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Je 6 dec 99, je 14:27, Pierpaolo Bernardi skribis:
 
> On Fri, 3 Dec 1999, Charles wrote:
>
> > Pierpaolo Bernardi wrote:
> >
> > > Polish?  Have you ever seen a polish text?
> >
> > Yes. I thought it was well-known that Esperanto is a Slavic relex.
>
> (I don't know what 'relex' means, and I dont't have an english dict.
> available. I hope this does not led me to much astray)
>
Charles argues that, IHHO, the morphology and syntax of
Esperanto are strictly Slavic, with some Western word roots added
to the vocabulary to make it appear Western. This is a significant
improvement over his argument of a week ago, that Esperanto was
a "Polish relex". "relex" means "re-lexification", i.e. a change of
word forms. It presumes, of course, that "Slavic" really refers to
some specific entity rather than to a wide range of languages, from
the complexities of Russian noun morphology to the simplicities of
Bulgarian, which in this regard is more like Esperanto (though
Zamenhof apparently did not know Bulgarian...).
 
(Zamenhof apparently did, probably more or less automatically,
depend to a great extent on Russian syntax; but even here there is
plenty of latitude for non-Russianism, as, for instance, in the
abandonment of redundant case endings [accusative and
instrumental] after prepositions and the relegation of the genitive
and dative to prepositions rather than to inflections or suffixes. He
did not, however, follow the Western alternative by requiring a
dative or dative-accusative after prepositions -- most obvious, in
English, with the pronouns. Similarly, the entire Russian machinery
for conjugating verbs by person and separate conjugation is
abandoned. Russian may also have contributed the _concept_, but
not, obviously, the forms, of treating certain phonemes, generally
written in the Western languages, and in Polish, as digraphs, as
single letters.)
 
> We were talking about vocabulary.  I am a beginner in Esperanto, so I
> can't speak about *all* of the Eo vocabulary, but up to now the only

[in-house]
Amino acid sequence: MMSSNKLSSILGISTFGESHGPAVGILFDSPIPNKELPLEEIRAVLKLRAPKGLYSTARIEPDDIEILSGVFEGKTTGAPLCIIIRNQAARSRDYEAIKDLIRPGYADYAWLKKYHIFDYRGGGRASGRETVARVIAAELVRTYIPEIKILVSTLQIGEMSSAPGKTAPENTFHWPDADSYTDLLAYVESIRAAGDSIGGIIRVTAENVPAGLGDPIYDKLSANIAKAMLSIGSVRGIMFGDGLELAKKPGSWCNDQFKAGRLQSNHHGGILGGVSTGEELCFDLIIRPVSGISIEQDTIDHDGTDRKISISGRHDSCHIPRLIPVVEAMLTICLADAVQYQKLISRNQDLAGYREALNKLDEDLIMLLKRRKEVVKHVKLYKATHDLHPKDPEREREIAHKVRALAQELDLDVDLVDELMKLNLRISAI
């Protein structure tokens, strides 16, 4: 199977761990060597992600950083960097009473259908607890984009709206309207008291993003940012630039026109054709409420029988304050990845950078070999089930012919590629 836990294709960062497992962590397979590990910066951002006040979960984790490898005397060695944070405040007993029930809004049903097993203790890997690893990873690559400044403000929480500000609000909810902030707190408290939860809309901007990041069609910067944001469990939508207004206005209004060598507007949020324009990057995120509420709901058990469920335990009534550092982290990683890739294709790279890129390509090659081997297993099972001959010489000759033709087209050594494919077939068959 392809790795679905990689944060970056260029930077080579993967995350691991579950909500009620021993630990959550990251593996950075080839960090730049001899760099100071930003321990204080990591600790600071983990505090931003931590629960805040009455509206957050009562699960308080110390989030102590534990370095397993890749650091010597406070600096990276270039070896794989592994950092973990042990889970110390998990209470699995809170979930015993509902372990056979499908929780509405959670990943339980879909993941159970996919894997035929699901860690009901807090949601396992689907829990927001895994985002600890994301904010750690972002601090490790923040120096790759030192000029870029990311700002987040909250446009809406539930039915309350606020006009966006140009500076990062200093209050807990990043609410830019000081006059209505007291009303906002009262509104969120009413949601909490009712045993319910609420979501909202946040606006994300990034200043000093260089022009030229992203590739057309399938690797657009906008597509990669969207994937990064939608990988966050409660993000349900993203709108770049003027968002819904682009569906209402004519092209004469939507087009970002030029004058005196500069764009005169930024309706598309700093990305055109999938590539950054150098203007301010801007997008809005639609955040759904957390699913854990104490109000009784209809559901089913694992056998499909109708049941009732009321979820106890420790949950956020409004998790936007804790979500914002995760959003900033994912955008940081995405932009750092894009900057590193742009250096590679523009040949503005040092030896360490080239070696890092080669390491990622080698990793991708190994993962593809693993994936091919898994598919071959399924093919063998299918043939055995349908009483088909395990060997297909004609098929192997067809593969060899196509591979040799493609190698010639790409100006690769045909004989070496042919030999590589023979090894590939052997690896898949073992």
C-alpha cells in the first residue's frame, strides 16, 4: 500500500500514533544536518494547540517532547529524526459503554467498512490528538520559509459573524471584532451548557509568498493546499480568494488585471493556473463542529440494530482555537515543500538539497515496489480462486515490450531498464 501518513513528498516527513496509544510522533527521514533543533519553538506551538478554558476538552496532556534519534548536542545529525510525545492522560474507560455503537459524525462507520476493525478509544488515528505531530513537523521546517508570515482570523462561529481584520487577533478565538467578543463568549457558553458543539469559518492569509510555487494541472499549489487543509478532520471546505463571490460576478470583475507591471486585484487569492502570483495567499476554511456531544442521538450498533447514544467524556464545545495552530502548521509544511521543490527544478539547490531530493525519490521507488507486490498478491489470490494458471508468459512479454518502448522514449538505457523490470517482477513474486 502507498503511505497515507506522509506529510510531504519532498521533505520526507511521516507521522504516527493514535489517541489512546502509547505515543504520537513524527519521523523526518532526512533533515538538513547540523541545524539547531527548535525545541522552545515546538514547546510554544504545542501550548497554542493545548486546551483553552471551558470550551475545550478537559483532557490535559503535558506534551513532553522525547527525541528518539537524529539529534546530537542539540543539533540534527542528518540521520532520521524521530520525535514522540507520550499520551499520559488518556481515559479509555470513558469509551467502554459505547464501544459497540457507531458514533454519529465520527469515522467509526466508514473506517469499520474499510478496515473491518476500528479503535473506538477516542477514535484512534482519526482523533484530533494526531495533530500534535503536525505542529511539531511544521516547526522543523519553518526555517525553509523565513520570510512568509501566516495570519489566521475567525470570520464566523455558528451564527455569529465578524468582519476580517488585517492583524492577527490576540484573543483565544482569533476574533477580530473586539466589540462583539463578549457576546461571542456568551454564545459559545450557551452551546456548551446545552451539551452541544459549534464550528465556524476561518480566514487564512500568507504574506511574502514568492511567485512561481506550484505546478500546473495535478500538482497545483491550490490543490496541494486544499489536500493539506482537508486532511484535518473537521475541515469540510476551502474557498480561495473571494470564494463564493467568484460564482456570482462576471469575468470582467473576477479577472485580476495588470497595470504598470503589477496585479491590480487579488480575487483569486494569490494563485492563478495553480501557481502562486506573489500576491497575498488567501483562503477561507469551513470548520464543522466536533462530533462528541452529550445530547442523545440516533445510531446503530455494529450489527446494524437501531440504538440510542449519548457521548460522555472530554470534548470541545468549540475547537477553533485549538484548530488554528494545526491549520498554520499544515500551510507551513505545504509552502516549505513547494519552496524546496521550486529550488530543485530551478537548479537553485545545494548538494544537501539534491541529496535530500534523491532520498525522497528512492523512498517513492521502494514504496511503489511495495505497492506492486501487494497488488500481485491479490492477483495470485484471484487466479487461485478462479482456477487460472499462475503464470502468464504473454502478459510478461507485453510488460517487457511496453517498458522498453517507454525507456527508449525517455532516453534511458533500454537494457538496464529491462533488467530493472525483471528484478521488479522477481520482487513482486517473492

> russian radix I remember having seen is 'brovo' (I don't know what's
> this in English).  Flipping through my dictionary doesn't reveal any
> russian word.  They must be rare.
>
brovo = "eye(brow)". It could just as easily have come from English
as from any Slavic language.
 
Slavic roots and particles in Esperanto exist, but are considerably
rarer than Germanic and Latinate roots and particles. Examples off
the top of my head are "kolbaso" (sausage), "barc^o" (borshcht),
"kartavi" (to pronounce the letter 'r' with a gargling noise), "barakti"
(to struggle), the very important "nepre" (absolutely, without fail),
and, of course, the interrogatory particle "c^u", which is probably
from Polish ("czy"), but could also -- as others have pointed out,
though I consider the likelihood to be small -- be Ukrainian. (*) I'm
not sure, but I suspect that the (today) little used verb "svati" (to
make a match -- the kind that ends in marriage, not a flame) is
Slavic in origin. Nobody seems very sure about the particle "tuj"
(immediately, at once), and it looks vaguely Slavic, but I'd be willing
to bet that it had its (distant) origins in the French "toute de suite".
 
Those interested in the sources of the Esperanto vocabulary might
consider investing in Dr. Ebbe Vilborg's "Etimologia Vortaro", which
has so far reached four volumes and the letter 'R'. In addition to the
apparent etymologies of every official word and particle in
Esperanto, it also includes, for a majority of words, the
corresponding forms in Ido and Interlingua, and, of course, from the
Occidental _Radicarium_.
 
> > (Of course you would not attempt to bring your 100,000 word Italian
> > vocabulary into Occidental, which is an interlanguage designed
> > for easy learning by non-Italians ...)
>
> For your curiosity: a just released Italian dictionary (in six
> volumes) contains 380.000 words.  The most authoritative Italian
> dictionary is in 20 volumes, I don't know how many words it contains. 8-)
>
Interestingly, as a couple of us pointed out a year or so ago, we
found Italian to be as easy (or as difficult) to read at first sight as
either Interlingua or Occidental. One wonders why.
 
By the way, apropos of nothing here, I see that the second edition
of Gledhill's book from Lincom: Europa on a corpus-based study of
Esperanto has just appeared. Also, for those interested, a second
edition of David K. Jordan's "Being Colloquial in Esperanto" has
just appeared from ELNA.
 
---
 
(*) The functionality, as opposed to the form, appears in a number
of other languages as well, e.g. Japanese and Chinese. Was it
Occidental that borrowed the French version -- "Est-ce que" -- as
"esque"? Or was it Interlingua?
 
 
-- Don HARLOW
http://www.webcom.com/~donh/don/don.html